I’m giving up YA fiction until I have some sustained time to do it, and am having lots of fun writing a novel about chess (well, it’s ‘about’ chess in the same way that The Push is ‘about’ The Push, but we won’t quibble about that) for upper primary kids. Chess is suprisingly well suited to narrative, and the other bonus is that chess players, being such a delightfully nerdy lot, have obliged me by providing a bunch of quotes that are usefully metaphorical, and which my fictional chess coach, based on my real chess coach husband, can quote. I particularly like H.G. Wells’ ‘There is no remorse like the remorse of chess’, although I wouldn’t vouch for its accuracy.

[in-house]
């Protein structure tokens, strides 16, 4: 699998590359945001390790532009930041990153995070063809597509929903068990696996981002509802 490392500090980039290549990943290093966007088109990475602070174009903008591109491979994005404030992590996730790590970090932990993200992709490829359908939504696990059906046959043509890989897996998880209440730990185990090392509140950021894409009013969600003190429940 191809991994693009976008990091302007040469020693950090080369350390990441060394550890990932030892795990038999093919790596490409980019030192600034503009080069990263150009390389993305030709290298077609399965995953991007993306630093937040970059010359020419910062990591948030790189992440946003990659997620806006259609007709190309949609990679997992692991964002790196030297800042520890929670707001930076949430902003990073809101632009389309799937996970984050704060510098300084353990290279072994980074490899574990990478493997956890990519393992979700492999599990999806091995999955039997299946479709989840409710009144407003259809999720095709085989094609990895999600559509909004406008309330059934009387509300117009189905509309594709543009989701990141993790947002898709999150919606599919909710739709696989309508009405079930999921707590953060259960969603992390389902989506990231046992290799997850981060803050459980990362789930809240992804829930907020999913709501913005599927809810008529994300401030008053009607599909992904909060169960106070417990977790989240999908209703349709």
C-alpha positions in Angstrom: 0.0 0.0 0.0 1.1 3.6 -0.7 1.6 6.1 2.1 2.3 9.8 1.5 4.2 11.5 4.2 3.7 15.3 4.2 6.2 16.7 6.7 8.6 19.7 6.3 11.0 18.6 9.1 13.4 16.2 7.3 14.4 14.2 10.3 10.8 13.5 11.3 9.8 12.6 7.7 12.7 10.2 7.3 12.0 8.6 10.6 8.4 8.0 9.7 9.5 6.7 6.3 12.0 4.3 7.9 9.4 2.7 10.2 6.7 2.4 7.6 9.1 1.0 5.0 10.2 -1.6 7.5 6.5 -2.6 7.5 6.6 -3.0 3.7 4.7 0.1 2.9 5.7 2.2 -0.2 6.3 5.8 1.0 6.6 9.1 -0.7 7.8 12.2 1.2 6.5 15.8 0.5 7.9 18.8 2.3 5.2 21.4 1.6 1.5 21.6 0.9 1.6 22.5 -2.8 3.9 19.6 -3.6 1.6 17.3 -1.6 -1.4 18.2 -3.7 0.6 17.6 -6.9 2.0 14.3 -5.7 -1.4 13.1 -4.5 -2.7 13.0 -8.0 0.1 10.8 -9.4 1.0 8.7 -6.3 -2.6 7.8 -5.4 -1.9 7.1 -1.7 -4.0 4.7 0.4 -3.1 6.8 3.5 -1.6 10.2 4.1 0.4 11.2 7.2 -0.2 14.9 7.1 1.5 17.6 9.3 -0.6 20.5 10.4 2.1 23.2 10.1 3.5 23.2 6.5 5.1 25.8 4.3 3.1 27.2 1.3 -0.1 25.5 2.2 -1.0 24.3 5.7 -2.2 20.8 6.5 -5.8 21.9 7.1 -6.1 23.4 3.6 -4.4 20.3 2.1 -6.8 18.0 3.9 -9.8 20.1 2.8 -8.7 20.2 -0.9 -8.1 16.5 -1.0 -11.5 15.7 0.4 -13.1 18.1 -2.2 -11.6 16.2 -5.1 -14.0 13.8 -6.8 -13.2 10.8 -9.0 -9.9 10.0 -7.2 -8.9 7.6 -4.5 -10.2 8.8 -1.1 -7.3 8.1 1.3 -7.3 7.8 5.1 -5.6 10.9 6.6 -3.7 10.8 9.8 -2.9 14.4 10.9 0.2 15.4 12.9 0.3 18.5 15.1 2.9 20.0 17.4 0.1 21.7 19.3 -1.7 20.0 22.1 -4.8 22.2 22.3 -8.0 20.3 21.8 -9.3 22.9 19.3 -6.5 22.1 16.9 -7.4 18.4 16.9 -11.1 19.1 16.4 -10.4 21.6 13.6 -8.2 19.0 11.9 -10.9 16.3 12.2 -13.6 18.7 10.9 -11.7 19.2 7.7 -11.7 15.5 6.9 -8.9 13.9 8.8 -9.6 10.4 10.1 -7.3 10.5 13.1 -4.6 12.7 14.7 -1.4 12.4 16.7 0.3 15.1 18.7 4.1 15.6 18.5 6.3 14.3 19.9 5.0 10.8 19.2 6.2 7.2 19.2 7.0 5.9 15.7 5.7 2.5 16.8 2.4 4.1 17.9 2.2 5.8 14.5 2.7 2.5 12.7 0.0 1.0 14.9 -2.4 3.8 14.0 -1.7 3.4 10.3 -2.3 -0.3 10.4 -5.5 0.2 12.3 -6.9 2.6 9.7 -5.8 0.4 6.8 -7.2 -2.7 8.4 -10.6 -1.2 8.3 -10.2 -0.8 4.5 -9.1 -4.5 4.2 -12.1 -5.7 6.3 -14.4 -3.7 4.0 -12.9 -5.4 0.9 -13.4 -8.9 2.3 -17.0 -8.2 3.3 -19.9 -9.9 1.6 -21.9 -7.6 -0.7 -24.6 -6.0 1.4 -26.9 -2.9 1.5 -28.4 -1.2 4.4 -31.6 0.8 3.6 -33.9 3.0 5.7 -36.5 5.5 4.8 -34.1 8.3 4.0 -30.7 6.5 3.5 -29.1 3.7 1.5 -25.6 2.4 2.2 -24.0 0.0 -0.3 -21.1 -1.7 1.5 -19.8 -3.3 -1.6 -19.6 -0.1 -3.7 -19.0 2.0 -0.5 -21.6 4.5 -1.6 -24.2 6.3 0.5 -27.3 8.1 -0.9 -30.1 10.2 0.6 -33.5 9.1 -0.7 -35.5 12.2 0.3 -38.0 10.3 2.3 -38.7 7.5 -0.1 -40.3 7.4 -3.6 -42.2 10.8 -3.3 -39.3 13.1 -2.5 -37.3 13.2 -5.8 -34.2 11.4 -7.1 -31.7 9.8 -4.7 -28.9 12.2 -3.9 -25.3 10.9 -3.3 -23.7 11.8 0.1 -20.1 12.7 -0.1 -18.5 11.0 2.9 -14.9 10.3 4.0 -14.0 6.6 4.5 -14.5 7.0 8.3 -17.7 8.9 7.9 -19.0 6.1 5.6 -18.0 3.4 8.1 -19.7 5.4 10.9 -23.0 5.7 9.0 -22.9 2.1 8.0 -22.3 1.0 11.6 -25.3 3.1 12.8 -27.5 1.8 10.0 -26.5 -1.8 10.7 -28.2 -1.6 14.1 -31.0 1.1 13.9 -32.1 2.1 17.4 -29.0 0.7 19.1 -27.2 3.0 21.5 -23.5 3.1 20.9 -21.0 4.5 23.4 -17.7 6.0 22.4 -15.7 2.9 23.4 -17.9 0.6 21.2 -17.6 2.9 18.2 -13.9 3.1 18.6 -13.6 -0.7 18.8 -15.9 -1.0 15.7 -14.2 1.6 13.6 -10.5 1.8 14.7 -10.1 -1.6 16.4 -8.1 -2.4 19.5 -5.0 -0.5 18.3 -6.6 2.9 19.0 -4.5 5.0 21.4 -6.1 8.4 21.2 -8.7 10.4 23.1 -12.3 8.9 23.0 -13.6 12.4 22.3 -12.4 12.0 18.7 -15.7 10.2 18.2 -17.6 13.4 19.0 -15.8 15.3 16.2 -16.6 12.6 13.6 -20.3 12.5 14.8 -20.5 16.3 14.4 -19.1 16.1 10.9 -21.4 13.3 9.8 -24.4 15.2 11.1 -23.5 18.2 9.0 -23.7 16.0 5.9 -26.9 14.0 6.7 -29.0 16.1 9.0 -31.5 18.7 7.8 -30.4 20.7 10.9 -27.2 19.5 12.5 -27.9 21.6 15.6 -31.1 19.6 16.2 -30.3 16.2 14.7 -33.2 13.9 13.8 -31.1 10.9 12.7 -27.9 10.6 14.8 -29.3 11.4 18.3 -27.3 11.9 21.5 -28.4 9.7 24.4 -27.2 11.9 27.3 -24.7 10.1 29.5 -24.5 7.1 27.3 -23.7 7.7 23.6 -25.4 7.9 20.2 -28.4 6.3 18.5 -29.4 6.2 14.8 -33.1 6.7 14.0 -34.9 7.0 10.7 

But I was bothered by a quote attributed to Kasparov, saying that ‘Women, by their nature, are not exceptional chess players: they are not great fighters.’ I think he means in a competitive sense, rather than in a general sense of being able to struggle, but nevertheless I want to take issue with it, because I’ll put money on the fact that women have the aptitude to play chess, but I suspect they dont’ have the desire. I’m not sure sure this article is the answer either. Food for thought.